City Council approved today a $4.3 million "sobering center" where those arrested for public intoxication will go instead of jail.
"This will help reduce the city's financial burden for handling public intoxication cases, ease crowding in our city jail and make our streets safer," said Mayor Annise Parker. "There will be services for those who need them, whether in the short term or the long term, and hopefully we'll see real change for them. We hope it eventually also creates savings in the form of reduced operating costs at the city jail."
Treating drunks at the regular jail costs $4-$6 million a year, the city said. The sobering center will have an annual budget of $1.5 million.
The new sobering center will not be mandatory, but will offer some specialized stuff:
Those who choose the Sobering Center will be observed and given necessary outpatient services to manage various intoxication levels. Once sober, detainees will meet with recovery specialists and Star of Hope referral staff who will offer opportunities for long-term treatment with appropriate social service agencies.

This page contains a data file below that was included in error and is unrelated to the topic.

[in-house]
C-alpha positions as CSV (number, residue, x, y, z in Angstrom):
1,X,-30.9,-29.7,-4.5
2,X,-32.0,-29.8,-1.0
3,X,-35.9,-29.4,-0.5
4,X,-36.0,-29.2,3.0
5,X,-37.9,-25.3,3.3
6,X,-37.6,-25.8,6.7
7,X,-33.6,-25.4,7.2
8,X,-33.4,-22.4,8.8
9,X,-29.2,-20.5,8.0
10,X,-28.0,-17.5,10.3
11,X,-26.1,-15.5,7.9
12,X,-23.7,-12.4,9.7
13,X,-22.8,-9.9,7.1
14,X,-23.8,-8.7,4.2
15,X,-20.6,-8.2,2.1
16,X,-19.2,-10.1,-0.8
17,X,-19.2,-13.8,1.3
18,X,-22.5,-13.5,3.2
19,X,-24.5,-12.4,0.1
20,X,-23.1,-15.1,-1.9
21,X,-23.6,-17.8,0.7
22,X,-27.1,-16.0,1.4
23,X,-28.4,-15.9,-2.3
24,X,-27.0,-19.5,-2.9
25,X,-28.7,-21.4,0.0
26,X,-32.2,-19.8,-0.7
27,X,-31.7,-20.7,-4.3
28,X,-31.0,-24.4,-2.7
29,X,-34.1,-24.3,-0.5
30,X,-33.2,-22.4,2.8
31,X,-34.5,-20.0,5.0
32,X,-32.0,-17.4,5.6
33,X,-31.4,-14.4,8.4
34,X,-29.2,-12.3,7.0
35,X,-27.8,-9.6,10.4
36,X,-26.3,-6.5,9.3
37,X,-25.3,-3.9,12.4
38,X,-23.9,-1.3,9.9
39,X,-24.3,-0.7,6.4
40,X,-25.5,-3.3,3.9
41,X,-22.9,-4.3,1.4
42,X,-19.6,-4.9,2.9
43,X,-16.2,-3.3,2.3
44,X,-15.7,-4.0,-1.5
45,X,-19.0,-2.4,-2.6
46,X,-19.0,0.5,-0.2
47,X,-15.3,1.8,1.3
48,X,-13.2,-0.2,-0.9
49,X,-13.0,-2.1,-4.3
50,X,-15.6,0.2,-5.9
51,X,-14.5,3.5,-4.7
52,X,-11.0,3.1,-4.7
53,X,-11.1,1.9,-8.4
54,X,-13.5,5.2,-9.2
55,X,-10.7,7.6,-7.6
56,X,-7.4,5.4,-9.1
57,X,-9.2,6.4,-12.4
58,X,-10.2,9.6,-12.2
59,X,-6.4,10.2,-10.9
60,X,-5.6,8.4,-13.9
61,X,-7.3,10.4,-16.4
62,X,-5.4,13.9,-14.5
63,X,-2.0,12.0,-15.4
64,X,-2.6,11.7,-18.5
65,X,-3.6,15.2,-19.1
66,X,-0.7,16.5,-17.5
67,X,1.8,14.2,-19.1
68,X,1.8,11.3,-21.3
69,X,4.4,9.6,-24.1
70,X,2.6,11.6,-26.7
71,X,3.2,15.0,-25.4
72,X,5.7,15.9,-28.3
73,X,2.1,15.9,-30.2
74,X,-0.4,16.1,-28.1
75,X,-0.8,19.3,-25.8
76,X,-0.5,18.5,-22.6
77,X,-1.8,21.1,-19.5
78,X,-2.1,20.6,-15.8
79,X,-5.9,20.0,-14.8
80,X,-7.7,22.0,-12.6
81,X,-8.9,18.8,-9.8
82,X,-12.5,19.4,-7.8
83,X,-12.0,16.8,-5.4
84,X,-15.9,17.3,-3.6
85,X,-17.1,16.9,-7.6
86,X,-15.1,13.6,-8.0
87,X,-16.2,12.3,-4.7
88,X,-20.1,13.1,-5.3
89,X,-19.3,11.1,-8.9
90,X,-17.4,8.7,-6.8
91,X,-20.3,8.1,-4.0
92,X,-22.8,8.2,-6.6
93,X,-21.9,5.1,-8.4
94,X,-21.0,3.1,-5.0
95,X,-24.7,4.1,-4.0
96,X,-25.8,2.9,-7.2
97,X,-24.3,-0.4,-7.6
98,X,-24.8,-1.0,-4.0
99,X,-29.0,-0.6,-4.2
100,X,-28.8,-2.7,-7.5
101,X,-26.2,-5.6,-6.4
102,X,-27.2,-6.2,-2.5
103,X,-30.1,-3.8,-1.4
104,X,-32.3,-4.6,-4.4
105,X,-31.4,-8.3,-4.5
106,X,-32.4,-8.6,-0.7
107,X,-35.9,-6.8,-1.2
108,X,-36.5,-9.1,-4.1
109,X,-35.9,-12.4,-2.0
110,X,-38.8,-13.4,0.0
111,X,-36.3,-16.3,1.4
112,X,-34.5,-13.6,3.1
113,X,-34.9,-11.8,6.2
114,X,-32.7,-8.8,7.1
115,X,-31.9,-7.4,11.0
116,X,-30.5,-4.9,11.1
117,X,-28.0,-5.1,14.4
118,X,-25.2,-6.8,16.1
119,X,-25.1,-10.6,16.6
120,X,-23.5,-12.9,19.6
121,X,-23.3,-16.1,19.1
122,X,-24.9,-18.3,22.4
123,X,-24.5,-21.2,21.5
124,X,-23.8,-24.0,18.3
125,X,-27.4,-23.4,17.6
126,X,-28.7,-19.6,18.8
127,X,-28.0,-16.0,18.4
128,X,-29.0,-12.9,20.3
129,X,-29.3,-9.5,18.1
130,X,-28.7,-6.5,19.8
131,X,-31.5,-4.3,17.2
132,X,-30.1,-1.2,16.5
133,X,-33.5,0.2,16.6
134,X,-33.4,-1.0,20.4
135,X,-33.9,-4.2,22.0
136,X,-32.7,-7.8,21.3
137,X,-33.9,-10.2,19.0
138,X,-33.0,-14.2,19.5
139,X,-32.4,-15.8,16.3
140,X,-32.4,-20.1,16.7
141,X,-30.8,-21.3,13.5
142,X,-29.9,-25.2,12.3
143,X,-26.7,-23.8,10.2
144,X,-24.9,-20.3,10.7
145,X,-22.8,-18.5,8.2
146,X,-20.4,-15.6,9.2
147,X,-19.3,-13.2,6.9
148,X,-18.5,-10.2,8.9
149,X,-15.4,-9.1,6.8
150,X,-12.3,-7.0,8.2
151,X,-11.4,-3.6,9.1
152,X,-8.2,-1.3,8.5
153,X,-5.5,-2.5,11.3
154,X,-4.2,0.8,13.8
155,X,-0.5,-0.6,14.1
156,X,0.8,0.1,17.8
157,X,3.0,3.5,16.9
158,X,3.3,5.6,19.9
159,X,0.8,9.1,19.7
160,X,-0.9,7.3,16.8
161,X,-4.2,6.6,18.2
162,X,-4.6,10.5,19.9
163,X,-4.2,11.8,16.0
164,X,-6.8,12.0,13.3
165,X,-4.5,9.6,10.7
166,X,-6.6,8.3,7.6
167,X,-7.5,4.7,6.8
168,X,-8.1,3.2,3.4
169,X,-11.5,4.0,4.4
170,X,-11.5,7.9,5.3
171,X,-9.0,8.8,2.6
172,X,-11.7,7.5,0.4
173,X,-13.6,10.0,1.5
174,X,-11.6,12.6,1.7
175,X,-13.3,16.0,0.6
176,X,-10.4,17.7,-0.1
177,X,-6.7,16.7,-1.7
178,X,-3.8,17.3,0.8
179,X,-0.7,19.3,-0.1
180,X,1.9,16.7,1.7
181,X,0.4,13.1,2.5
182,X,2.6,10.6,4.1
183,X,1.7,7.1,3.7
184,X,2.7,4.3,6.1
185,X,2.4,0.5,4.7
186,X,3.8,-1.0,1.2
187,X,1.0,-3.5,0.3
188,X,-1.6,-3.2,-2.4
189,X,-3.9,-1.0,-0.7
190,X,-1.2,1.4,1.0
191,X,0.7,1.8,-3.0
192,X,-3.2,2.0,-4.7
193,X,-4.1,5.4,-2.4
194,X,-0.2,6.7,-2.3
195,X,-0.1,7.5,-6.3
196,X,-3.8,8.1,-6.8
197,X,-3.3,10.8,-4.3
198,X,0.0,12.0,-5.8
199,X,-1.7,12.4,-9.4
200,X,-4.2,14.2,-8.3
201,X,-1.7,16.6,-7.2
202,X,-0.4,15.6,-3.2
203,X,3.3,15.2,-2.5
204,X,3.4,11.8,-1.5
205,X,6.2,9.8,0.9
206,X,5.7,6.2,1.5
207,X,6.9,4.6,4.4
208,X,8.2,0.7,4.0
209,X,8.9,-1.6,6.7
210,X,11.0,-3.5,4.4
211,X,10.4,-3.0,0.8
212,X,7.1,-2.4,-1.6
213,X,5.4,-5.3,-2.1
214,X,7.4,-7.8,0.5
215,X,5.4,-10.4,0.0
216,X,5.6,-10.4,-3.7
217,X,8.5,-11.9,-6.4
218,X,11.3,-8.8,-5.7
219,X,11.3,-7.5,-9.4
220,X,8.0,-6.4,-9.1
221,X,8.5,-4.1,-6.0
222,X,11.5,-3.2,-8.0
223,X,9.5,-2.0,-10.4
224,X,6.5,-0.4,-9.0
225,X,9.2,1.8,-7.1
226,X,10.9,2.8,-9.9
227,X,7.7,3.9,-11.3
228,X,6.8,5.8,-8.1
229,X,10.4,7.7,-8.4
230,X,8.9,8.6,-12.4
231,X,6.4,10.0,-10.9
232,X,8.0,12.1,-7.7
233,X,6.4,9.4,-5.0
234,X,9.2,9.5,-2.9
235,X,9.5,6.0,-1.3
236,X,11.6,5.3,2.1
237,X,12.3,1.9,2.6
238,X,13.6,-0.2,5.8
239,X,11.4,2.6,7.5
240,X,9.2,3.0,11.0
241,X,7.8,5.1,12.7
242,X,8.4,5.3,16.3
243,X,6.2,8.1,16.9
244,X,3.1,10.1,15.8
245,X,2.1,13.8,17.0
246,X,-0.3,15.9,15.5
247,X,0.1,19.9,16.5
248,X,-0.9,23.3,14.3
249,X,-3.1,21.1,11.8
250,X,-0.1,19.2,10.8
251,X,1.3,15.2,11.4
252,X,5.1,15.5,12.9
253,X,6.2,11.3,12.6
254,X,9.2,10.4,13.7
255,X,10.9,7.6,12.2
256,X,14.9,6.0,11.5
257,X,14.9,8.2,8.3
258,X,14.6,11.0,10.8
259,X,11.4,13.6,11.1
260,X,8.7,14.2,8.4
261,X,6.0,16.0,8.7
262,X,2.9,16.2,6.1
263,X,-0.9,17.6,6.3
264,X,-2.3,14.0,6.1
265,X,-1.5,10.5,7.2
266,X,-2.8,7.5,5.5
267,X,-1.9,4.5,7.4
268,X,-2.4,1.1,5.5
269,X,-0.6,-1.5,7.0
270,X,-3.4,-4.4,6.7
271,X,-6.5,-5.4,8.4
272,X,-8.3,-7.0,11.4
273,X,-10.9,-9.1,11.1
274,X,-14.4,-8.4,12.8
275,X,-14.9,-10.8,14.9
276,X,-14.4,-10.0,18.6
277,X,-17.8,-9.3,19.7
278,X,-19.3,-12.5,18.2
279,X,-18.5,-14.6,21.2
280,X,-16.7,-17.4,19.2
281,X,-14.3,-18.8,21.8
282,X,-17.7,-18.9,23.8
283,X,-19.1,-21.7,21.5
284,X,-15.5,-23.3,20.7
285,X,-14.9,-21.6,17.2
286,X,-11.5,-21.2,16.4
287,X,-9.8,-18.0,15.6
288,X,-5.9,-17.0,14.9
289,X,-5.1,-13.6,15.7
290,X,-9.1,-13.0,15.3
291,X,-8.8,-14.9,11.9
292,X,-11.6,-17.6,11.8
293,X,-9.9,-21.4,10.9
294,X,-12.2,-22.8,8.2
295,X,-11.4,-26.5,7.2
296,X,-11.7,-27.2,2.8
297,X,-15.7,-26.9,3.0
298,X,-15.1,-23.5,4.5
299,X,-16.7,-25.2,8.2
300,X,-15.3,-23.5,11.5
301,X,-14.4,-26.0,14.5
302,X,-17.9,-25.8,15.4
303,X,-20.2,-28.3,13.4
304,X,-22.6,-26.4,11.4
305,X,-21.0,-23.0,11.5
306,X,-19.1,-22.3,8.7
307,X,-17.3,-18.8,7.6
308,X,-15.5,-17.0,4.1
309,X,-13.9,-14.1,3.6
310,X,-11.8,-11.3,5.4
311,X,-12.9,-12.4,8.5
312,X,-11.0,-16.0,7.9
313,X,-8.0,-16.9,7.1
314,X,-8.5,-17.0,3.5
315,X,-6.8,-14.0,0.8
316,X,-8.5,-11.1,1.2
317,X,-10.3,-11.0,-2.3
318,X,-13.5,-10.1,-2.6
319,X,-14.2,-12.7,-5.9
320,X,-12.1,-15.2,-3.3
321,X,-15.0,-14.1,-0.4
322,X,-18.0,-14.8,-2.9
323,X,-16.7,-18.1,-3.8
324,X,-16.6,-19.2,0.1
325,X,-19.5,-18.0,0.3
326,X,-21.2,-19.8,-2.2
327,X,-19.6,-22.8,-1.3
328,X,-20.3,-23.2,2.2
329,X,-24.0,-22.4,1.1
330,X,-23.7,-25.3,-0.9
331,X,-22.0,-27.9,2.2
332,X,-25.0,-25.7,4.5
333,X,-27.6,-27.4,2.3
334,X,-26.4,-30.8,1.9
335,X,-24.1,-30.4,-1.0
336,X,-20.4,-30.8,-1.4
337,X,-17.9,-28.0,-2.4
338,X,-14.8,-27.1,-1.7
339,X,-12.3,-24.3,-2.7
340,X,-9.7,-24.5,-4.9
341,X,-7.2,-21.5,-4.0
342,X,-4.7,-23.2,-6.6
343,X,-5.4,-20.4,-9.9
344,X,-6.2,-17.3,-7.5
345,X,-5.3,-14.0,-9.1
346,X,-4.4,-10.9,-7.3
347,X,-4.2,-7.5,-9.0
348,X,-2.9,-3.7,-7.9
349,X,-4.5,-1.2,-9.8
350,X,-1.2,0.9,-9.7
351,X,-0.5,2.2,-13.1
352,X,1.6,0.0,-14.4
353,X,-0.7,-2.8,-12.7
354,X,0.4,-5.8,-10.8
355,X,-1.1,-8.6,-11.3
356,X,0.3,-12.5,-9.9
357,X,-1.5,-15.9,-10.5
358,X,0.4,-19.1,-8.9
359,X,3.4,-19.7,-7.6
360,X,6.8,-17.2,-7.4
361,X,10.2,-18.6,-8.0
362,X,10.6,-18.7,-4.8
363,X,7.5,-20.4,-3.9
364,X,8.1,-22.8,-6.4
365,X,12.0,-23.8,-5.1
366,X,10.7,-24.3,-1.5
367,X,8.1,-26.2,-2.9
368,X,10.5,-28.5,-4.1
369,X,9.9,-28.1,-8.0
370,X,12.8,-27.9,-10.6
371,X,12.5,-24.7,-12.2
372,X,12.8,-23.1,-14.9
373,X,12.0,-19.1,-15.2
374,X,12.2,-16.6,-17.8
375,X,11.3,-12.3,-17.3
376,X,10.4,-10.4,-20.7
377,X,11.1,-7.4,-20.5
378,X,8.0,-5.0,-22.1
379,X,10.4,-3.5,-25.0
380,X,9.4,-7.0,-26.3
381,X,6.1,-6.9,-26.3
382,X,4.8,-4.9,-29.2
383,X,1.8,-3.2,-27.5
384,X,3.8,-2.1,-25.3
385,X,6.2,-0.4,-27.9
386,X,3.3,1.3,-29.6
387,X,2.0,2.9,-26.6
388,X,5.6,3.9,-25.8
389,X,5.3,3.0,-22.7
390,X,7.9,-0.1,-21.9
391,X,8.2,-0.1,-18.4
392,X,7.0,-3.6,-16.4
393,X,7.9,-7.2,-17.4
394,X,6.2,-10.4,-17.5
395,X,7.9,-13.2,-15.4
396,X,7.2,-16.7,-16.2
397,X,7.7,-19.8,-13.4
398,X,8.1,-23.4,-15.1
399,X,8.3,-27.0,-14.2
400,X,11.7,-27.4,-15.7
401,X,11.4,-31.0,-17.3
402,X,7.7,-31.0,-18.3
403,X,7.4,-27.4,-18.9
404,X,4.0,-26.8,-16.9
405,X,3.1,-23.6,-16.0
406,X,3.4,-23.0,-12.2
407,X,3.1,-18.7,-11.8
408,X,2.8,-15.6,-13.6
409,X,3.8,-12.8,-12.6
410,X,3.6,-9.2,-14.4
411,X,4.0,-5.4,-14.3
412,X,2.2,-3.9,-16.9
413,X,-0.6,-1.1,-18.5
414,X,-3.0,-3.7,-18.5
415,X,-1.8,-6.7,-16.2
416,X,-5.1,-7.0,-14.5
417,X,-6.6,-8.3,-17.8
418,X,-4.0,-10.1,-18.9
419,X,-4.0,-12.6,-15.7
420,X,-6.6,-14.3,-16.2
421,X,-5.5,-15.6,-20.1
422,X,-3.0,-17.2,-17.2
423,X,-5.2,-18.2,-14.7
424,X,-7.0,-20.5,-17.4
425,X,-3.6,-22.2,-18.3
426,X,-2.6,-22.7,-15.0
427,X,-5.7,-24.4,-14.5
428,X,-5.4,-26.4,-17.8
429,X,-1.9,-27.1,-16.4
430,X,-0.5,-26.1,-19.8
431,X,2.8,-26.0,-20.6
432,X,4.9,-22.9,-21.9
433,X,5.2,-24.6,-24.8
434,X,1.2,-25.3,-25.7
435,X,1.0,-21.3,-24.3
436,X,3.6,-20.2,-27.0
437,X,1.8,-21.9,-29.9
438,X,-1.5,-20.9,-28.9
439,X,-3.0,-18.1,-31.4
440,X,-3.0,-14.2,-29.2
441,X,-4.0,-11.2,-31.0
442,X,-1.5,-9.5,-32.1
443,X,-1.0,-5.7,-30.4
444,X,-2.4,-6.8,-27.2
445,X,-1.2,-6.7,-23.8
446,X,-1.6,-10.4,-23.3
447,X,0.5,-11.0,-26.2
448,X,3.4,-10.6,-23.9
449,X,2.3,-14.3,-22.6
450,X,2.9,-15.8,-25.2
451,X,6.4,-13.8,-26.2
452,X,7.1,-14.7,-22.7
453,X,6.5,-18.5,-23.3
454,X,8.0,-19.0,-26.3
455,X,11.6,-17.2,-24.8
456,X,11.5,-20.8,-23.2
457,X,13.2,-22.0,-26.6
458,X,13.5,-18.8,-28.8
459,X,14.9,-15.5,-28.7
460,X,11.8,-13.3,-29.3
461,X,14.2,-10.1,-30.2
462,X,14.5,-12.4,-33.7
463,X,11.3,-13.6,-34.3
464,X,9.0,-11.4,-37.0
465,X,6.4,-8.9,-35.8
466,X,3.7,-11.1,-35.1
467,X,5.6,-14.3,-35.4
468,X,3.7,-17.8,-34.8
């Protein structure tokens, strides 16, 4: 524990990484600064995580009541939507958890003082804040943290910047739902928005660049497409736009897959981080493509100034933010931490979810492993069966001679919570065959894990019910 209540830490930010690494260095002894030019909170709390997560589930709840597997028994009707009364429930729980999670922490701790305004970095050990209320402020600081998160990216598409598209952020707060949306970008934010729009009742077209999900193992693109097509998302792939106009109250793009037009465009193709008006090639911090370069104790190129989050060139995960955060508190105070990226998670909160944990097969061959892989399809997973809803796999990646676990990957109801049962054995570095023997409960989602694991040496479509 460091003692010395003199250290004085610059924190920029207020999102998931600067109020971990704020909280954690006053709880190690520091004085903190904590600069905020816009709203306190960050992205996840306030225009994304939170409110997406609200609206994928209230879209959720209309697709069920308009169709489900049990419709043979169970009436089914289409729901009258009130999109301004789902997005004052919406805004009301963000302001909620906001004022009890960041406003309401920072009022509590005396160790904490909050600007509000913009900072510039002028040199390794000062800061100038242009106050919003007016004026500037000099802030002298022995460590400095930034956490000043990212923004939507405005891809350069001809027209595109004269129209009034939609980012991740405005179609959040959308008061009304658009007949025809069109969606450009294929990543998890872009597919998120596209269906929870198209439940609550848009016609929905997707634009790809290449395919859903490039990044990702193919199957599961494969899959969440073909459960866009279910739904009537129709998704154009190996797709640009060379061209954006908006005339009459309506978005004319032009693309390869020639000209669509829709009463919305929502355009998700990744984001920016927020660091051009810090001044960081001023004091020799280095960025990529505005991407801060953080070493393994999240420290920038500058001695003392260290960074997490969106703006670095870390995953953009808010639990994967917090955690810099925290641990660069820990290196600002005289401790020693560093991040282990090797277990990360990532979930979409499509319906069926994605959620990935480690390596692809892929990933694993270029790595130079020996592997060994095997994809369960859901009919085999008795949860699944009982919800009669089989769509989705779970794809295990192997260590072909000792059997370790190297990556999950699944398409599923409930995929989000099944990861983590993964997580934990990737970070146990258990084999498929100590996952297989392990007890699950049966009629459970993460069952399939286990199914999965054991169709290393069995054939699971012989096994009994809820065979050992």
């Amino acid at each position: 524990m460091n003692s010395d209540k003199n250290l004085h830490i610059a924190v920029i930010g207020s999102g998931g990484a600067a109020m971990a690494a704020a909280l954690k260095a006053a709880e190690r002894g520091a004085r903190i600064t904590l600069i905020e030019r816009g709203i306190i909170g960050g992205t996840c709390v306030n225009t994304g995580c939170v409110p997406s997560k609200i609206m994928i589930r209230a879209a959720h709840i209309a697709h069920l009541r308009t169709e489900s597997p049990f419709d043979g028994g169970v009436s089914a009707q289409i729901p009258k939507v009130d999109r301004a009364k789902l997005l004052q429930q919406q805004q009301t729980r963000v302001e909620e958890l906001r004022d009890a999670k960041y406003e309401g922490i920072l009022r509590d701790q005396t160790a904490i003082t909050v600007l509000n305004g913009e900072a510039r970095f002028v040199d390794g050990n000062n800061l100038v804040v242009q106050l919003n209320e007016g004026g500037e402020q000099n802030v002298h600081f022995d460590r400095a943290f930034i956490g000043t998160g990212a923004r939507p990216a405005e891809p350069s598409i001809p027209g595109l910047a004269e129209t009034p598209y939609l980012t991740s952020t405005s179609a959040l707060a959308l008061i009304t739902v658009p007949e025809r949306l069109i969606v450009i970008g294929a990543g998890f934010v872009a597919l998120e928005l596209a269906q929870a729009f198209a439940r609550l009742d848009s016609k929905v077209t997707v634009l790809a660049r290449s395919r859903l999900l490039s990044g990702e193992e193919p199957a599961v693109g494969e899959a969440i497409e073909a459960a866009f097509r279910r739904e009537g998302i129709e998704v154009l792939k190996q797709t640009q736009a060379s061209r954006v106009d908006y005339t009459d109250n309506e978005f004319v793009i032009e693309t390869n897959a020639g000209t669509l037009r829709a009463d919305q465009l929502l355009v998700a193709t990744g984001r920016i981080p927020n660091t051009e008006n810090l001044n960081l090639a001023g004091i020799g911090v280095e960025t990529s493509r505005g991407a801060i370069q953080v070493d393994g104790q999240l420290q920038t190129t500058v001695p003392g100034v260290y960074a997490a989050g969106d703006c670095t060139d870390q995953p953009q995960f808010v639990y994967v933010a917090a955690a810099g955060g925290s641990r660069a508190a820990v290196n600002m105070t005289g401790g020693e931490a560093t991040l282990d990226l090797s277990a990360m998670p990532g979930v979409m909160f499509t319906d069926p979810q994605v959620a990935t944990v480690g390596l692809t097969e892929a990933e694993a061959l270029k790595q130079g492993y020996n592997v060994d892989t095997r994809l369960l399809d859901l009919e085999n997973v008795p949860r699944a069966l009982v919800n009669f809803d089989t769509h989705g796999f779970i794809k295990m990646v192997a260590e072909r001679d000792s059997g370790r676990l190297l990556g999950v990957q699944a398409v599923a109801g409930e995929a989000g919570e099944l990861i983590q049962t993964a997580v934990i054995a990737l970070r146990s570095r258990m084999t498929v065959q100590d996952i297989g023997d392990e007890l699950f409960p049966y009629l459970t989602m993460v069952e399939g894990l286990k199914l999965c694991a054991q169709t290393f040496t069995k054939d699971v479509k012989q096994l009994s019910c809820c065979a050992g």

It will be located behind the Star of Hope mission in the north end of downtown.
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Star of Hope is partnering with the city on the center.
"In other cities, 60-80 percent of the individuals who utilize a Sobering Center are homeless," said Star of Hope President and CEO Hank Rush. "Here in Houston, we'll be on site to counsel and refer them to appropriate providers who can help them with their recovery and transitional needs as they return to independent living."